Humans are naturally compassionate; the empathy we feel towards one another often means that we set aside our own needs in favour of others. 

When an elderly parent refuses help, it may seem as though all hope is lost. While they may not be able to see how their health has deteriorated in older age, it can be extremely obvious from an outside perspective. 

Through many years of operation, My Care My Home has amassed a great deal of experience in assisting with elderly parents refusing care. To help you through this difficult time, our experts have created this guide on how to deal with irrational elderly parents that refuse care.


Secure a Diagnosis

The first thing to do is to determine what your parents are capable of. Doing so can allow for a more tailored solution towards their care that meets their actual requirements. For example, if a parent with dementia refuses help, it could be because they are confused as a result of their deteriorating mental state. Without a formal diagnosis, the situation can become incredibly complicated. 

One of the best ways of doing this would be to organise a care needs and/or mental capacity assessment. This procedure will evaluate your parent’s current mental and physical state, providing insight as to what they need assistance with. 

If they believe they are fine and do not need help, this will provide a definitive answer either way. 

Have Empathy


Growing older can be a scary thing. Not only can we lose our independence, but our physical and mental abilities can gradually worsen over time. It’s important to be mindful of this when looking after elderly people to help us understand why they are reluctant to receive care.

Try to view things from your parent’s perspective. Amidst the various aches and pains of growing older, your parents are also finding themselves having to surrender to your better judgement; a complete role-reversal that contradicts the life they have lived for so long. Acknowledging this is vital in ensuring that your parent’s needs are adhered to during care.

Set Objectives

Being looked after does not have to be restrictive. It’s important to ascertain as many different options as possible when providing care. This can help bring your parents into the decision-making process and prevent them from feeling excluded.

Start by asking questions about their preferences: do they want to live alone or in a care home? Are they scared about what will happen to their money? Is there a hobby they wish to maintain? The answers to these questions will allow you to set objectives based around your parent’s wants and needs, ultimately ensuring that their care is as best suited to them as possible.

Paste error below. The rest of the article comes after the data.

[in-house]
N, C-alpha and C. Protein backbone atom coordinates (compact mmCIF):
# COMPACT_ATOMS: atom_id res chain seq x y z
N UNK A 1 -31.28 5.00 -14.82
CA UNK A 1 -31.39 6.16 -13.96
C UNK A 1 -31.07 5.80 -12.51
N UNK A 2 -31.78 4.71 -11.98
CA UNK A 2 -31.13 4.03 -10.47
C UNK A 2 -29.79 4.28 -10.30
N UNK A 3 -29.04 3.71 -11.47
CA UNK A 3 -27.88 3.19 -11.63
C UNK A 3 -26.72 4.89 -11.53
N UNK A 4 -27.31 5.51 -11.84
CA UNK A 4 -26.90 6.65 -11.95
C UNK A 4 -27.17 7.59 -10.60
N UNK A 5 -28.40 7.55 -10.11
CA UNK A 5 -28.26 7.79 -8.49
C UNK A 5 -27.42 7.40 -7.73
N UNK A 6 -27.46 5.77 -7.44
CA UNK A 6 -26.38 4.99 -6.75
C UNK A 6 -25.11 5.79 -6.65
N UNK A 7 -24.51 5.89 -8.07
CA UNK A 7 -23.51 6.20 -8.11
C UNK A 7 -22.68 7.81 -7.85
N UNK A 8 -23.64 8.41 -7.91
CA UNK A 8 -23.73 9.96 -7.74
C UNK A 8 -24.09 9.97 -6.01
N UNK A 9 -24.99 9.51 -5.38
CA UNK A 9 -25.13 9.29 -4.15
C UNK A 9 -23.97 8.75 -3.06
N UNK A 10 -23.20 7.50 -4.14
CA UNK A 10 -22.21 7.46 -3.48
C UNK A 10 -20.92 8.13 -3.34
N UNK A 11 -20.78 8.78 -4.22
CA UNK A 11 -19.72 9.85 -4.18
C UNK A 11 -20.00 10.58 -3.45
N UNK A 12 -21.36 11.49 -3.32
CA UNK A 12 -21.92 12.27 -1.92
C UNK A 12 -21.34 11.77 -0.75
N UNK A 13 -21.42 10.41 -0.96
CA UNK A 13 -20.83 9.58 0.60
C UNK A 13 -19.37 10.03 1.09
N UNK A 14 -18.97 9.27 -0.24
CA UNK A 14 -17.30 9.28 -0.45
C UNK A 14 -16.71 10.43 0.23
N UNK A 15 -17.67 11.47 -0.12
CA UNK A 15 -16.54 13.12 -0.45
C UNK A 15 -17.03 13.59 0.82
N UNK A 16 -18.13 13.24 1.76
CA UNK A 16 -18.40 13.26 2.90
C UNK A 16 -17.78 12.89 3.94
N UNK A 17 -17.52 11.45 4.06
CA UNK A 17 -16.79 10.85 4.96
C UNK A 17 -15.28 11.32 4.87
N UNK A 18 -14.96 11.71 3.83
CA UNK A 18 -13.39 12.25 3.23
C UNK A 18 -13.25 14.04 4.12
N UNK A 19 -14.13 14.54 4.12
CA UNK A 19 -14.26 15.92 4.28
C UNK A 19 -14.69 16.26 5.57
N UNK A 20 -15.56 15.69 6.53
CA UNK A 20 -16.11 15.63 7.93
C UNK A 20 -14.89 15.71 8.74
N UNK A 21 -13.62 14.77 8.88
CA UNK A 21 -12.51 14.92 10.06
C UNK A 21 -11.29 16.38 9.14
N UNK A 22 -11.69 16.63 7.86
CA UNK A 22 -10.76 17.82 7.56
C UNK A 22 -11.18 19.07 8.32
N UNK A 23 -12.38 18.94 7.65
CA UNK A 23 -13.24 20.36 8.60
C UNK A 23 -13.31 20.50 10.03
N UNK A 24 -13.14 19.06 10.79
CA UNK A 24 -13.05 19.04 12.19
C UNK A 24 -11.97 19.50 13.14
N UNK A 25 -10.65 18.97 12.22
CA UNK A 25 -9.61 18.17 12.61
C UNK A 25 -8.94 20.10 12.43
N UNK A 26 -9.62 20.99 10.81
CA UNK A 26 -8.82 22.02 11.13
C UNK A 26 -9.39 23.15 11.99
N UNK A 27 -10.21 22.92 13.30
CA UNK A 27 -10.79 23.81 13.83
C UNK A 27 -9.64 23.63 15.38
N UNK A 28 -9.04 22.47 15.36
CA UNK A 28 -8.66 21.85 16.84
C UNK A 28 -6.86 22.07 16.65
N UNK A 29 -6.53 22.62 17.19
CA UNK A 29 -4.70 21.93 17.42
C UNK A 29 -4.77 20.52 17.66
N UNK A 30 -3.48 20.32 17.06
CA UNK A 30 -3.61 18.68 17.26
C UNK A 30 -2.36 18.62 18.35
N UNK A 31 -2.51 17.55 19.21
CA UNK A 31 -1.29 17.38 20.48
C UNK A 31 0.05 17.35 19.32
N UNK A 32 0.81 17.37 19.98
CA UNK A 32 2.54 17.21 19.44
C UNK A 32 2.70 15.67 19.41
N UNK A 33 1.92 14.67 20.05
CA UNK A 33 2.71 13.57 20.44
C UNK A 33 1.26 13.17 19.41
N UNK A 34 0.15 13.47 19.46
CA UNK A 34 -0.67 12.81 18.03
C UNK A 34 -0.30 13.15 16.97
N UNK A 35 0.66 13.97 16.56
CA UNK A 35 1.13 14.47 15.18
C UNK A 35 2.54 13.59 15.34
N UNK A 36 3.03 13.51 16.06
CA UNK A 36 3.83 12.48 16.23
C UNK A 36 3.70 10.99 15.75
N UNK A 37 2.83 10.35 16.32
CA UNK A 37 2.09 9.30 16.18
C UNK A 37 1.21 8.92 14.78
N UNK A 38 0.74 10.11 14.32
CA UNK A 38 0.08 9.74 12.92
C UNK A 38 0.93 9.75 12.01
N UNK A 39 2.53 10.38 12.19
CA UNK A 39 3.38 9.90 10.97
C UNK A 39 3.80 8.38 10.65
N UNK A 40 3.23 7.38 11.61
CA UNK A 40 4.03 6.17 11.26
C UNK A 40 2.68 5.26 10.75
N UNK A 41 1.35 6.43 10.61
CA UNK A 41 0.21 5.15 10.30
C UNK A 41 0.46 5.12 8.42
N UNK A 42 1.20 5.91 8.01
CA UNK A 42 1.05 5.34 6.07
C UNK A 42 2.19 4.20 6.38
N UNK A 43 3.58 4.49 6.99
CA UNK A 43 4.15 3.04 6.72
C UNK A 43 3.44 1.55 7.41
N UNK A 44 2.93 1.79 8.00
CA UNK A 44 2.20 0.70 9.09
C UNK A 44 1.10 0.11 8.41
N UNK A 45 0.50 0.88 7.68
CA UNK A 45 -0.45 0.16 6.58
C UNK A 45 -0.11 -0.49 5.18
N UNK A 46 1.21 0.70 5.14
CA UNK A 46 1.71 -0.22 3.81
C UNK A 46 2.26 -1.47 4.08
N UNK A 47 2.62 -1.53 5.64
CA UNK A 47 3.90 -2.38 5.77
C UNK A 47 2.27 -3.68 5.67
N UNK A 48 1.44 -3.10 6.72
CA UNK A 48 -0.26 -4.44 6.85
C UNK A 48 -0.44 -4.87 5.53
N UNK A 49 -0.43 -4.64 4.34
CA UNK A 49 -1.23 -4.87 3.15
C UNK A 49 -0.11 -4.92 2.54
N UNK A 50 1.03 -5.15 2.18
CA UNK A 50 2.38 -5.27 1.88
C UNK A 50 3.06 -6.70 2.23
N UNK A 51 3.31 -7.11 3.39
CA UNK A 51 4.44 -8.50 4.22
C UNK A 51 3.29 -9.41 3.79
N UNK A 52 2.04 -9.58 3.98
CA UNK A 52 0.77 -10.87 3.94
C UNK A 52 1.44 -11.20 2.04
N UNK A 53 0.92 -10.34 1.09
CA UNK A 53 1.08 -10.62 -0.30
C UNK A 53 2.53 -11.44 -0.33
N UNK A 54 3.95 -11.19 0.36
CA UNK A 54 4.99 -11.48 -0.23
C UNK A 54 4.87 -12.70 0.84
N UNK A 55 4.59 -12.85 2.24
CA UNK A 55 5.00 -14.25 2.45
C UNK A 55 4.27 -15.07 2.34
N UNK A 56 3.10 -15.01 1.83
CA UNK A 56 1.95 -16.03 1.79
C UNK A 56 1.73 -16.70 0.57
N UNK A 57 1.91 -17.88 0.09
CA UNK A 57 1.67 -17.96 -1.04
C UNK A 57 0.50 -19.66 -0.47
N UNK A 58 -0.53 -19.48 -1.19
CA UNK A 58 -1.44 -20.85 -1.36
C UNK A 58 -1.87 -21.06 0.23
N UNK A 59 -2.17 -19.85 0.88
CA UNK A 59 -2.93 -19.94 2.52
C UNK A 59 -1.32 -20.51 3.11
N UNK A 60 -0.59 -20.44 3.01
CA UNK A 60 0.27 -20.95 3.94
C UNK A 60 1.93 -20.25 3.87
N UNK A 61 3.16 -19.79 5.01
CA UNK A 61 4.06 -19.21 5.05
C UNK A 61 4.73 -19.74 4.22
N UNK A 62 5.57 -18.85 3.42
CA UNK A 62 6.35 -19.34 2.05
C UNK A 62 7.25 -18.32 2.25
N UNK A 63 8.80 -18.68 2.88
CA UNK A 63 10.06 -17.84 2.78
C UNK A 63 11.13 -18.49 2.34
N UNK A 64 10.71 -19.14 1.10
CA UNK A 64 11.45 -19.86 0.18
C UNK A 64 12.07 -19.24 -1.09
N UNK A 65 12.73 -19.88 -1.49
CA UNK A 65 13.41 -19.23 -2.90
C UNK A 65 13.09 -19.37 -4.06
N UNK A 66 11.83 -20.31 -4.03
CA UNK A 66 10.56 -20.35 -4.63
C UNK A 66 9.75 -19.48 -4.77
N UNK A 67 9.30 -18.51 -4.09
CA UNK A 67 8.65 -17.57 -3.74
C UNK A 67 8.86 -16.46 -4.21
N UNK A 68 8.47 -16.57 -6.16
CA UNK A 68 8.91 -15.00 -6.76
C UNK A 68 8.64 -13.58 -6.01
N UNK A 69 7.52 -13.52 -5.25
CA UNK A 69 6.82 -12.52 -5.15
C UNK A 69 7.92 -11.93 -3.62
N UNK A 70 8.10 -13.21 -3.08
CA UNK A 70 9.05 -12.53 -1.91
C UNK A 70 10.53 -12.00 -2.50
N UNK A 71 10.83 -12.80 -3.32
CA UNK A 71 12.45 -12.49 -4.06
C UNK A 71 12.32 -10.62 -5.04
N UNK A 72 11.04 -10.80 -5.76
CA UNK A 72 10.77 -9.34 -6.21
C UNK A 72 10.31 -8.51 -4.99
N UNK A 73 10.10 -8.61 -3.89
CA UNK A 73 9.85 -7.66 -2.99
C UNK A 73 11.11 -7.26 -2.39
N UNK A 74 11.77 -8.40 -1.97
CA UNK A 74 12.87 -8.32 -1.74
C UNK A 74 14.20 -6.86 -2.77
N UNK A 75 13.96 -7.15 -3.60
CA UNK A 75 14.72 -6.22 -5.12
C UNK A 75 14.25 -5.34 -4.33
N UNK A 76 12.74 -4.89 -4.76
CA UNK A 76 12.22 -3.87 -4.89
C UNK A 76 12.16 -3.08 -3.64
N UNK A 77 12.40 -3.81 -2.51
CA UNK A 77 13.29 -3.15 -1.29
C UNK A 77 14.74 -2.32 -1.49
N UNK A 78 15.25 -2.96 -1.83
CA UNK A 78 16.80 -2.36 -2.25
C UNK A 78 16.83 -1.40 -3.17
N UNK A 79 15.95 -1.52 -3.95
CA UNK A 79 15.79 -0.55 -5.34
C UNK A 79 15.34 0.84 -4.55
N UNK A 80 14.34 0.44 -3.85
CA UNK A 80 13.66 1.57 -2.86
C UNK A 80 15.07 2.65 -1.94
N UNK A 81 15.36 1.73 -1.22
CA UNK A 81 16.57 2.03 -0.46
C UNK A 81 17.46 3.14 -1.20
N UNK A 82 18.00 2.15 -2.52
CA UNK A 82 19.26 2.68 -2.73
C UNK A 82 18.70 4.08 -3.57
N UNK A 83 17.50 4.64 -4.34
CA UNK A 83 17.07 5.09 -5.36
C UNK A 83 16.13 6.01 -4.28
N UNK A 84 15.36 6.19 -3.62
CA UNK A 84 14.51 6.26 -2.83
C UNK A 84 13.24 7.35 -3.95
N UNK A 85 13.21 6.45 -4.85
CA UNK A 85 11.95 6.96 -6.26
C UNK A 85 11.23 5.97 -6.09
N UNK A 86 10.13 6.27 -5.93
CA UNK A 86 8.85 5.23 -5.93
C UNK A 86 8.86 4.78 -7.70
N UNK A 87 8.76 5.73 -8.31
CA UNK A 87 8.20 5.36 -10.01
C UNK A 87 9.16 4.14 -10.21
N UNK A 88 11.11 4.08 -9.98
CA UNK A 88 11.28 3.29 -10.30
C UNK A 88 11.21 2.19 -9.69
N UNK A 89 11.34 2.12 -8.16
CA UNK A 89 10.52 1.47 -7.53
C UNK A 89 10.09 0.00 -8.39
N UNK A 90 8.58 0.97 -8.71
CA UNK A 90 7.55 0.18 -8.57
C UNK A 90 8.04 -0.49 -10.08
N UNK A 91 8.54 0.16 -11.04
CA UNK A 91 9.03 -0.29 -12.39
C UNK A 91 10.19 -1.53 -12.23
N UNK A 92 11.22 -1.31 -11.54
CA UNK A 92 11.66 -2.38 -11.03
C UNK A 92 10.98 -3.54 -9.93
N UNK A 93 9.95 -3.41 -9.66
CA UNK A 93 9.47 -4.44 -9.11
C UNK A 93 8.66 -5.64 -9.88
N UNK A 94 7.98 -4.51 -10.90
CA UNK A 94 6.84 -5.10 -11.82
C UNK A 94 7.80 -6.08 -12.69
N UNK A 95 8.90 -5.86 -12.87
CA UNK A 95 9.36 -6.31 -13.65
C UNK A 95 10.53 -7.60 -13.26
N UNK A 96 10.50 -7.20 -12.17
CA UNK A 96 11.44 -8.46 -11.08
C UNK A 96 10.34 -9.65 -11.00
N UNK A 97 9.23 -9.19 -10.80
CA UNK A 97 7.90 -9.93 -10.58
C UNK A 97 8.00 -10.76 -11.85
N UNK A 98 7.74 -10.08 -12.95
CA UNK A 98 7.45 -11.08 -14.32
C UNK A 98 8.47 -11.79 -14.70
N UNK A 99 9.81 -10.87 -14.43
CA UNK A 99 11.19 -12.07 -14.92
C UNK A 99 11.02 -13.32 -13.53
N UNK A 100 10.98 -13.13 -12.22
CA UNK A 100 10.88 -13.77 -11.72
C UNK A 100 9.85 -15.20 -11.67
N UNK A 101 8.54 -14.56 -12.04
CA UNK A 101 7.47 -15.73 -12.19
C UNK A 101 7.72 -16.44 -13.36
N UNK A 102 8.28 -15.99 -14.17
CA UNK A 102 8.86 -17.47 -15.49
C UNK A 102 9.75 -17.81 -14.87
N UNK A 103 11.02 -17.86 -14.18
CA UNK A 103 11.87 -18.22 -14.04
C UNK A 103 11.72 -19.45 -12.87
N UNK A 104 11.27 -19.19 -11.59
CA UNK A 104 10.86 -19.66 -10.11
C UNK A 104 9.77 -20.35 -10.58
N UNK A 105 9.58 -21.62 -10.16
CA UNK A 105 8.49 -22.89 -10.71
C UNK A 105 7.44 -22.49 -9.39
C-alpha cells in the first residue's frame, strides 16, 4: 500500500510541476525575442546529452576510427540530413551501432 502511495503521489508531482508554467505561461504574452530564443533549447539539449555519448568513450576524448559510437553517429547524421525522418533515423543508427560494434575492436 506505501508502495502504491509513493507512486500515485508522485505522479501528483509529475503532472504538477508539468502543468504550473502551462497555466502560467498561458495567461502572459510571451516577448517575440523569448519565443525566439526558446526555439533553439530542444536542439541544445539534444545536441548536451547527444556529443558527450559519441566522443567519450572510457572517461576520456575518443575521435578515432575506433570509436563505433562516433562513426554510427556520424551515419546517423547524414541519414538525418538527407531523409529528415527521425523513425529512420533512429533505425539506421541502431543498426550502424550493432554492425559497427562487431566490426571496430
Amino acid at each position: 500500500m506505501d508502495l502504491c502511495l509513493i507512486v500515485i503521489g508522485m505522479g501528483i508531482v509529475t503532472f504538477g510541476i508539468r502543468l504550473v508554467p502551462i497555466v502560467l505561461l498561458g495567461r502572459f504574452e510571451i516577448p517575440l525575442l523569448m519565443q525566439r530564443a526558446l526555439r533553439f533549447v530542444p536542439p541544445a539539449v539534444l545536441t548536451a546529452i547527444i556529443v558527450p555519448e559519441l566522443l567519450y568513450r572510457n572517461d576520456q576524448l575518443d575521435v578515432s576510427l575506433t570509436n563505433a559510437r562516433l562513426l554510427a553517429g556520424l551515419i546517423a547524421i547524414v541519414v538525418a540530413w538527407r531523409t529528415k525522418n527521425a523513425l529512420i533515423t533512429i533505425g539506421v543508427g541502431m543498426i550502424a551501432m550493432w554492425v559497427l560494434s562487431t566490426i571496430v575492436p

Don’t Rush

There are many time-dependent aspects involved with caring; all of which combine to make caregiving a sometimes-lengthy process. 

For carers, it’s important to take your time, as doing so can help you to better acclimate to the various new tasks and responsibilities involved.

However, this also applies to patients. 

Succumbing to care means accepting that independence is no longer attainable. This is understandably hard to comprehend, so be sure to take it slow while getting used to having a carer.

Look After Yourself


While we understand that your priorities are focused solely on your elderly parents, we cannot stress enough how important it is to look after yourself. 

Putting your own needs aside for someone else can take a huge toll on your mental and physical health. Thankfully, there are a few options available to carers that are struggling with their new-found duties.

Counselling can provide carers the opportunity to focus on themselves and find ways of coping with the various challenges involved with care. This service can be offered for free by the NHS or through caring charities that specialise in these situations. However, we recommend consulting your GP who will be able to tell you more about what is available to you.

Support networks are another valuable aspect in looking after oneself. Surrounding yourself with people in similar circumstances, or helpful friends and family, is massively beneficial in supporting your wellbeing throughout your time as a carer.


Contact Us For More Help

We hope that this guide has given you some useful advice on what to do when your elderly parents refuse help.

If you need support with providing care, or are looking to organise your own, contact us today and speak to our team of retirement experts.

Get in touch

To talk to our experts about planning for the future, get in touch today.

Email us 0800 731 8470

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